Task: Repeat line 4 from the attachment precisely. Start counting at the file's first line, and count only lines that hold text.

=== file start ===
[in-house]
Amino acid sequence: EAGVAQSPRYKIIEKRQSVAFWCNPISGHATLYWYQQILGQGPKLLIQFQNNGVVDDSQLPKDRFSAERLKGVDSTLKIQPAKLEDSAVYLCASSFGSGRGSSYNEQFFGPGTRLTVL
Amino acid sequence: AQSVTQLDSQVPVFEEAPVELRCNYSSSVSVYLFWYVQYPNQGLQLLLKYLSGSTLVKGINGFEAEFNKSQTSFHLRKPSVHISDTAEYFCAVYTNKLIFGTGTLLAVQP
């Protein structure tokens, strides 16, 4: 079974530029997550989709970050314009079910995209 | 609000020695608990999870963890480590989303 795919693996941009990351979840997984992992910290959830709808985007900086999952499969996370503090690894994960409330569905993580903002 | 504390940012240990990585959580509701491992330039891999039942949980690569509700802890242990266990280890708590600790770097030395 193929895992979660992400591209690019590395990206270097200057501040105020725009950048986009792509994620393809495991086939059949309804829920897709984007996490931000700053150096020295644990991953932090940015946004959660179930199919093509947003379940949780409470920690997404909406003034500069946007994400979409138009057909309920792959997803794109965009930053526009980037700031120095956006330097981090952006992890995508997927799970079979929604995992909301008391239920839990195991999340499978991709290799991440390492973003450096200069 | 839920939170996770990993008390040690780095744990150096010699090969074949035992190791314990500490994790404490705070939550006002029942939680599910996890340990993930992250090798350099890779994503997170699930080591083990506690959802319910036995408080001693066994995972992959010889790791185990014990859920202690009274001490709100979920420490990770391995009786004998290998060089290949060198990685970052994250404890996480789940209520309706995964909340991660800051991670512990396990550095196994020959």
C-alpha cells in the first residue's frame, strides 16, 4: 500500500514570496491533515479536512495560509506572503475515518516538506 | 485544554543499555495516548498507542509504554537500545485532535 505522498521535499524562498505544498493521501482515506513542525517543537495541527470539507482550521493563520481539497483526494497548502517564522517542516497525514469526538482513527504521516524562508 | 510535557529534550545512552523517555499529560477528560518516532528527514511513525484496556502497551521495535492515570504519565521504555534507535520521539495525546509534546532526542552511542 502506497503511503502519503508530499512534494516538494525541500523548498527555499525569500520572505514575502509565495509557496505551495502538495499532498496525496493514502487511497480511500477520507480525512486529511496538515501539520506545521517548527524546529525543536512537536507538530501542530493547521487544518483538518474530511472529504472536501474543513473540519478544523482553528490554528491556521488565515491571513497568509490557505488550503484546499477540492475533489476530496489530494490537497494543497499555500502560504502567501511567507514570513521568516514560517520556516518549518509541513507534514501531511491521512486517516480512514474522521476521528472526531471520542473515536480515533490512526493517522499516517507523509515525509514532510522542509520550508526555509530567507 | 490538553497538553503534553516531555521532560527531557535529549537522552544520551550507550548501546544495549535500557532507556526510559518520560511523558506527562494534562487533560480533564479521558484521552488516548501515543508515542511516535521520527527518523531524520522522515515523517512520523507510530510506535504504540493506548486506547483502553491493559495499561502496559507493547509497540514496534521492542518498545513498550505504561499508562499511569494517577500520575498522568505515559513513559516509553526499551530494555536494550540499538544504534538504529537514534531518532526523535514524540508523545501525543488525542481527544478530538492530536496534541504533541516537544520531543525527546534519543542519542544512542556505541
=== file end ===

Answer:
């Protein structure tokens, strides 16, 4: 079974530029997550989709970050314009079910995209 | 609000020695608990999870963890480590989303 795919693996941009990351979840997984992992910290959830709808985007900086999952499969996370503090690894994960409330569905993580903002 | 504390940012240990990585959580509701491992330039891999039942949980690569509700802890242990266990280890708590600790770097030395 193929895992979660992400591209690019590395990206270097200057501040105020725009950048986009792509994620393809495991086939059949309804829920897709984007996490931000700053150096020295644990991953932090940015946004959660179930199919093509947003379940949780409470920690997404909406003034500069946007994400979409138009057909309920792959997803794109965009930053526009980037700031120095956006330097981090952006992890995508997927799970079979929604995992909301008391239920839990195991999340499978991709290799991440390492973003450096200069 | 839920939170996770990993008390040690780095744990150096010699090969074949035992190791314990500490994790404490705070939550006002029942939680599910996890340990993930992250090798350099890779994503997170699930080591083990506690959802319910036995408080001693066994995972992959010889790791185990014990859920202690009274001490709100979920420490990770391995009786004998290998060089290949060198990685970052994250404890996480789940209520309706995964909340991660800051991670512990396990550095196994020959």